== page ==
Sunday, May 17, 2009

20 Ideas for Open-ended Questions and Statements

-- to Develop Authentic Trust, Get Good Results from Assessment Interviewing, and Engage in Therapeutic Relationship Building

1. I’ve never had that experience. Can you tell me more about that?

2. That sounds difficult, what did you do that helped you get through that?

3. That sounds difficult, were there things you did that didn’t seem to help very much? What were they?

4. That’s interesting. A few years ago I had a similar circumstance in my family. At first we didn’t know what to do about it. What did you do?

5. That happened a long time ago. How does that still effect your way of seeing your self and your family (husband, father, sister etc…)

6. You really brighten up when you talk about that. How does that make you happy?

7. You seem confused and sad when you talk about that. What about that experience made it difficult?

8. When you think about that, how does that relate to what is happening now?

9. I am interested in how you see yourself in that kind of circumstance, can you tell me more?

10. It will help me understand you more if you can give me more detail about that experience, do you mind telling me how you got from there to where you are now?

11. We are about the same age, I can tell you that thinking about an experience like yours in my life makes me fearful(scared, worried etc), how did you cope with those feelings when it happened to you?

12. You are from a different generation than I am. I know my father/mother don’t talk much about that time in their lives. It would help me understand and help you more if you could describe those years a little more.

13. Wow. That was an exciting part of your life. What do you think was the best part of that experience for you?

14. You must miss him/her terribly. I lost my (mother/father/sister/best friend) a year ago and it surprised me how hard it was… what was the hardest part of that loss for you?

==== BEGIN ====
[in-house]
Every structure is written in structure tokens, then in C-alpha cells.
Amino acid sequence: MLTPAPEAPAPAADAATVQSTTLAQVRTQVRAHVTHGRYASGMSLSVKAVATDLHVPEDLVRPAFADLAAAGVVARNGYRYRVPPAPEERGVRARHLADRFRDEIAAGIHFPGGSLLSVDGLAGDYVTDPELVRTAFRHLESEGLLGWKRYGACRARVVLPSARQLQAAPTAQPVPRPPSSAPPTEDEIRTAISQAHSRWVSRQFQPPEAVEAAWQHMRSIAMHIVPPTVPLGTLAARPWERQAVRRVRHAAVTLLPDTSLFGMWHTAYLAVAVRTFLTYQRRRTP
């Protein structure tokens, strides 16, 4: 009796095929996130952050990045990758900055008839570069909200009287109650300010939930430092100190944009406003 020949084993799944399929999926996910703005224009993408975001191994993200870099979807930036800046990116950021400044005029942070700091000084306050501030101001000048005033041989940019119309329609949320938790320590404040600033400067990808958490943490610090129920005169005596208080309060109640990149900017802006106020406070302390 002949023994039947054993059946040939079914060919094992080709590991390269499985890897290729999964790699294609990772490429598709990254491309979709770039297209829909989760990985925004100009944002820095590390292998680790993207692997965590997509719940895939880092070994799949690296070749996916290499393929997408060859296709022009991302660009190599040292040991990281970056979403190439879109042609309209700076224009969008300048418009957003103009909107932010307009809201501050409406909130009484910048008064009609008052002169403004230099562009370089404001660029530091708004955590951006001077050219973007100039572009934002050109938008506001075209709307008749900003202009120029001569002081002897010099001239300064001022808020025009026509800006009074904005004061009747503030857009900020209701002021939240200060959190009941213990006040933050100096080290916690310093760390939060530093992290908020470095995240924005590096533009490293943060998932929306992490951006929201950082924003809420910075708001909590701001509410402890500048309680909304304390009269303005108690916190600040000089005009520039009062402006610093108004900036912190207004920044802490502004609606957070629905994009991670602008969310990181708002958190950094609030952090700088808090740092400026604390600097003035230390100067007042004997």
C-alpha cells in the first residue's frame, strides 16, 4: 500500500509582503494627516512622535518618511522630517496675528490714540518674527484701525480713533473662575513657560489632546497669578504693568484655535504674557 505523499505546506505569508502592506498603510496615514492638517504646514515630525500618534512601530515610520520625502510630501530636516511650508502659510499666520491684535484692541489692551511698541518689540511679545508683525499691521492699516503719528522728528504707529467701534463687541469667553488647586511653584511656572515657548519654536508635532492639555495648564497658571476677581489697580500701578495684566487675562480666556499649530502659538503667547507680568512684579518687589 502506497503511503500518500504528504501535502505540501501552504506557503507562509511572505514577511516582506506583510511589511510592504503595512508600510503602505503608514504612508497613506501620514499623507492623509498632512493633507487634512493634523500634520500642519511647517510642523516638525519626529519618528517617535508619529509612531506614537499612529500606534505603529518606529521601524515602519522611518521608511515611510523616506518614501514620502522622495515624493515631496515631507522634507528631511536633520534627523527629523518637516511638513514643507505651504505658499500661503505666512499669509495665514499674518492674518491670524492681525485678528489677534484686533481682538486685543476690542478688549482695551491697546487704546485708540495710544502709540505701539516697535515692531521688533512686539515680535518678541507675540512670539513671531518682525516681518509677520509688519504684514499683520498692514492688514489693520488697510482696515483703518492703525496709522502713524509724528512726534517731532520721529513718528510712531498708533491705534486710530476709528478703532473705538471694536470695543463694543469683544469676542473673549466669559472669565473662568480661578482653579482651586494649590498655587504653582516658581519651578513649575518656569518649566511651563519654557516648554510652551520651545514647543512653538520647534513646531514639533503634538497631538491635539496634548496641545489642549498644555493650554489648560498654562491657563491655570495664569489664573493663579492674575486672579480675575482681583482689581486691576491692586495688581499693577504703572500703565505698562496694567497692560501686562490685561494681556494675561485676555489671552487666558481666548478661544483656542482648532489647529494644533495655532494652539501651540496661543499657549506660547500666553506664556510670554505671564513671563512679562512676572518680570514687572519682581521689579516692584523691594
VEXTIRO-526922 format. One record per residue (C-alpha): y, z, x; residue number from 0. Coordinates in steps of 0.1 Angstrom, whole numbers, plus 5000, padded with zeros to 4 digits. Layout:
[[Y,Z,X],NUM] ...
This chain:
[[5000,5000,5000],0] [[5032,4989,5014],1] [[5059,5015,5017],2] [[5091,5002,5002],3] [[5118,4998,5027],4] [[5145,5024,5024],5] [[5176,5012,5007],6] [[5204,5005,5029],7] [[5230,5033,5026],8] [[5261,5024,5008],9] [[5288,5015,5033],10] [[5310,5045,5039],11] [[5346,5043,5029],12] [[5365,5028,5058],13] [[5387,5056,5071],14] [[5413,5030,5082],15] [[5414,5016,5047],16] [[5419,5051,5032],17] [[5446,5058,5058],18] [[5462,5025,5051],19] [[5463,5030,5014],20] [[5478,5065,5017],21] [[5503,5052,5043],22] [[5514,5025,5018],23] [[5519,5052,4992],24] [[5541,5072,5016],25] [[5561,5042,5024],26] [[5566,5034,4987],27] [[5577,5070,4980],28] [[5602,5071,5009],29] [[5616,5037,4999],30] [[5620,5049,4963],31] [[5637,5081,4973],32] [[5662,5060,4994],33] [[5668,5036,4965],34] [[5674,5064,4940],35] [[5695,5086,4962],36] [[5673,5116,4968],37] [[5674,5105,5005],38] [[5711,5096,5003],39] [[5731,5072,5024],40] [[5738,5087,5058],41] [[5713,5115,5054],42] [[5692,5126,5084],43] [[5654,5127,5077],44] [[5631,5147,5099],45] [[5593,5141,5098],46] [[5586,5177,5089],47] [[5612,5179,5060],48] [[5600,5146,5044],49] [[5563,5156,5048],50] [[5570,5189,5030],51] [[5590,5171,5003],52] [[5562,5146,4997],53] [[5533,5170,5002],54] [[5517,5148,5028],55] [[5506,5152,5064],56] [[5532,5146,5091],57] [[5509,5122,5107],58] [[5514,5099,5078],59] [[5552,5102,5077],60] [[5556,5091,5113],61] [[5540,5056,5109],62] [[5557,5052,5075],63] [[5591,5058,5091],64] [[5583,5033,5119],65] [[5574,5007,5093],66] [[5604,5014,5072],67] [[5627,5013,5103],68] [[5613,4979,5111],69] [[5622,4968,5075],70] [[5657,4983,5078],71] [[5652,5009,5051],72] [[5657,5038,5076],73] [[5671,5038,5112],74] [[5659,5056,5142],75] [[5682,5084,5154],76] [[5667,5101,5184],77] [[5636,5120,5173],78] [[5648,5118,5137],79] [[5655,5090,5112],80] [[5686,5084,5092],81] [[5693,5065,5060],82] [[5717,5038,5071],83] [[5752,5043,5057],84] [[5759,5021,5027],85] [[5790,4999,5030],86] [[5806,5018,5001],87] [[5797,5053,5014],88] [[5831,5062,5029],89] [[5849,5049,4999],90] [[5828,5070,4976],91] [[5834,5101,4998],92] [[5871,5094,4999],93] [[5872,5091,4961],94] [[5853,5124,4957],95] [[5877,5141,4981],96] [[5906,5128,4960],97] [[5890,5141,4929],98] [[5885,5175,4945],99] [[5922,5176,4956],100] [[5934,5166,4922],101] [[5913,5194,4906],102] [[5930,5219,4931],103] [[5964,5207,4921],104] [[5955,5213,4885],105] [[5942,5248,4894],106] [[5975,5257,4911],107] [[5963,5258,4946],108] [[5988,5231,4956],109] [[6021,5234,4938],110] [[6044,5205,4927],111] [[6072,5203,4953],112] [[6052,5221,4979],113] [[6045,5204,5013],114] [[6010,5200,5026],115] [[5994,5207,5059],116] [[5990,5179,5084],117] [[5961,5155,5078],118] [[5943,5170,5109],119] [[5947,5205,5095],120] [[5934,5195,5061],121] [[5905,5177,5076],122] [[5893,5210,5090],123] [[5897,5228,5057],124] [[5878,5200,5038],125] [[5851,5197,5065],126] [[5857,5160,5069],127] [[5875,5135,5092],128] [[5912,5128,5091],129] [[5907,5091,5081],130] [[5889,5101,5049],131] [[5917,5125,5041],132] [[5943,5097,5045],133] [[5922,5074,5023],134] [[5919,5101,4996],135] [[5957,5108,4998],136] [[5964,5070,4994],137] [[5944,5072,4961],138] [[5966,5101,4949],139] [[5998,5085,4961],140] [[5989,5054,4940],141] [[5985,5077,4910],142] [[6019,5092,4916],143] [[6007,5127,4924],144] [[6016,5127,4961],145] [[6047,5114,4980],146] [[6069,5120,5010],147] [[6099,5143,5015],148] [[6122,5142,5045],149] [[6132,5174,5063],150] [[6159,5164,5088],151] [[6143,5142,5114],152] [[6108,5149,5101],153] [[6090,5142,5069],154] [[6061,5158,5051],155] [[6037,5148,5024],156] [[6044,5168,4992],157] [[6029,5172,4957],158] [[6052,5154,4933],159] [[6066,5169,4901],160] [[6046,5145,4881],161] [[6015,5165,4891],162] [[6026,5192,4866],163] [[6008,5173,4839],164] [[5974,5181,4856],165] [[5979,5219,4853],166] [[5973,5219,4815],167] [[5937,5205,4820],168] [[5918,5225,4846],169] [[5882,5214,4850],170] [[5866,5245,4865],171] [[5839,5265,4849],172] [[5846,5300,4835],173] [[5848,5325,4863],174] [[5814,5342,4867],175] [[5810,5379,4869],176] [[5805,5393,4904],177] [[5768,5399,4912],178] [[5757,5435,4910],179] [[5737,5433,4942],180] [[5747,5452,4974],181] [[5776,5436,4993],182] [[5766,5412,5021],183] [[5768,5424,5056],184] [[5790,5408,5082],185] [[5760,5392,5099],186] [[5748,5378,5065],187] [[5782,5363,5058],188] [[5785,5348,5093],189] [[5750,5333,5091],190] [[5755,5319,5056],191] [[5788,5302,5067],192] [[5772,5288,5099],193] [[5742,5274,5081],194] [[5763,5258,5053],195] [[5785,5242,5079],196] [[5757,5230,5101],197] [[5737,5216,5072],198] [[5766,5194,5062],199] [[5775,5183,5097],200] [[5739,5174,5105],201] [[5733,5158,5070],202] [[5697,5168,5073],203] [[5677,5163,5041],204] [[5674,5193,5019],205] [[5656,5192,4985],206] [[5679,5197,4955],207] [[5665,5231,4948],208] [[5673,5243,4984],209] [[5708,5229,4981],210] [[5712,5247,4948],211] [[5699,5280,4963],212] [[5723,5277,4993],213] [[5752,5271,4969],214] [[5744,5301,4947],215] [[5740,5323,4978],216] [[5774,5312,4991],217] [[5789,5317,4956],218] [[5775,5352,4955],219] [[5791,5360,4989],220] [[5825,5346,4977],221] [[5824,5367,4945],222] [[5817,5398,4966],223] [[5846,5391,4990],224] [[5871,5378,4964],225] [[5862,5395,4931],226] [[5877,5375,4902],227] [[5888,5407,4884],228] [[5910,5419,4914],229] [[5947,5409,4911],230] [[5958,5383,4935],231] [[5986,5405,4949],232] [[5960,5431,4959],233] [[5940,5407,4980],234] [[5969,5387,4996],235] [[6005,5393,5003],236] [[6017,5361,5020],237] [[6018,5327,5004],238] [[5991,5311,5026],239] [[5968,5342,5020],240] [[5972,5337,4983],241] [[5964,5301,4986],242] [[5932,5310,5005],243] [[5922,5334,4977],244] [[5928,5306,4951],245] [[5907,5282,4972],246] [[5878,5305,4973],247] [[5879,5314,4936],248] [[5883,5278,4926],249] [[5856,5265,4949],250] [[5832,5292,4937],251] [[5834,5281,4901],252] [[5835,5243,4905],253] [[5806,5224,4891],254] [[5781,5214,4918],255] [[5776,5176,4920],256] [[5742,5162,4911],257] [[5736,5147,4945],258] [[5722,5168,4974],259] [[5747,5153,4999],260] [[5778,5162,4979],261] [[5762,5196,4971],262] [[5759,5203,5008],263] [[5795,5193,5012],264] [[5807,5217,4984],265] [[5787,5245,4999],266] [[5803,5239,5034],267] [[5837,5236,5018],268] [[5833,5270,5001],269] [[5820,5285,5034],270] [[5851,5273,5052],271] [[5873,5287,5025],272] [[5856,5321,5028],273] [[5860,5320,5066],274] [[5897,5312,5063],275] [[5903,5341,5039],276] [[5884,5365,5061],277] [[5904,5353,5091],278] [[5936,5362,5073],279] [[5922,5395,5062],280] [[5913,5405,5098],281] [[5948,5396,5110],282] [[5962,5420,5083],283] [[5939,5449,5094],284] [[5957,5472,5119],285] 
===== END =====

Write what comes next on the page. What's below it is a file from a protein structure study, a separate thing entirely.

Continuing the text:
15. You know, yesterday I really got angry when something like that happened to me too. It sounds like you wish you would have done something different in that situation… what do you think would have worked better?

16. You really didn’t want to come in today, I know. Is there a way I can help you feel more comfortable and safe until you can leave (until we are done)?

17. How do you like people to talk with you when you are not feeling well?

18. How can talking about that help you?

19. Tell me the rest of that story, that’s really interesting and it will help me get to know you.

20. I am glad you are willing to tell me such personal things, I want to reassure you that this conversation is confidential. What else about that experience makes you feel so sad?

These questions are meant to be jumping off places and jump-starters for questions individually designed for the unique situations with clients in which coaches find themselves.

The basic idea is to be aware of and work to relate the authenticity of your own interest in your clients' individual processes and sets of concerns through a judicious use of self-disclosure and finding common ground; at the same time creating an awareness in your client that he/she is the expert in his or her life by shining a light on their role as teacher of their life to you, the student.

Developed by Bob Vance

1 comment:

Iris Arenson-Fuller said...

Excellent questions and opening of doorways to a trusting relationship with clients. You are a good coach and also a good mentor for other coaches.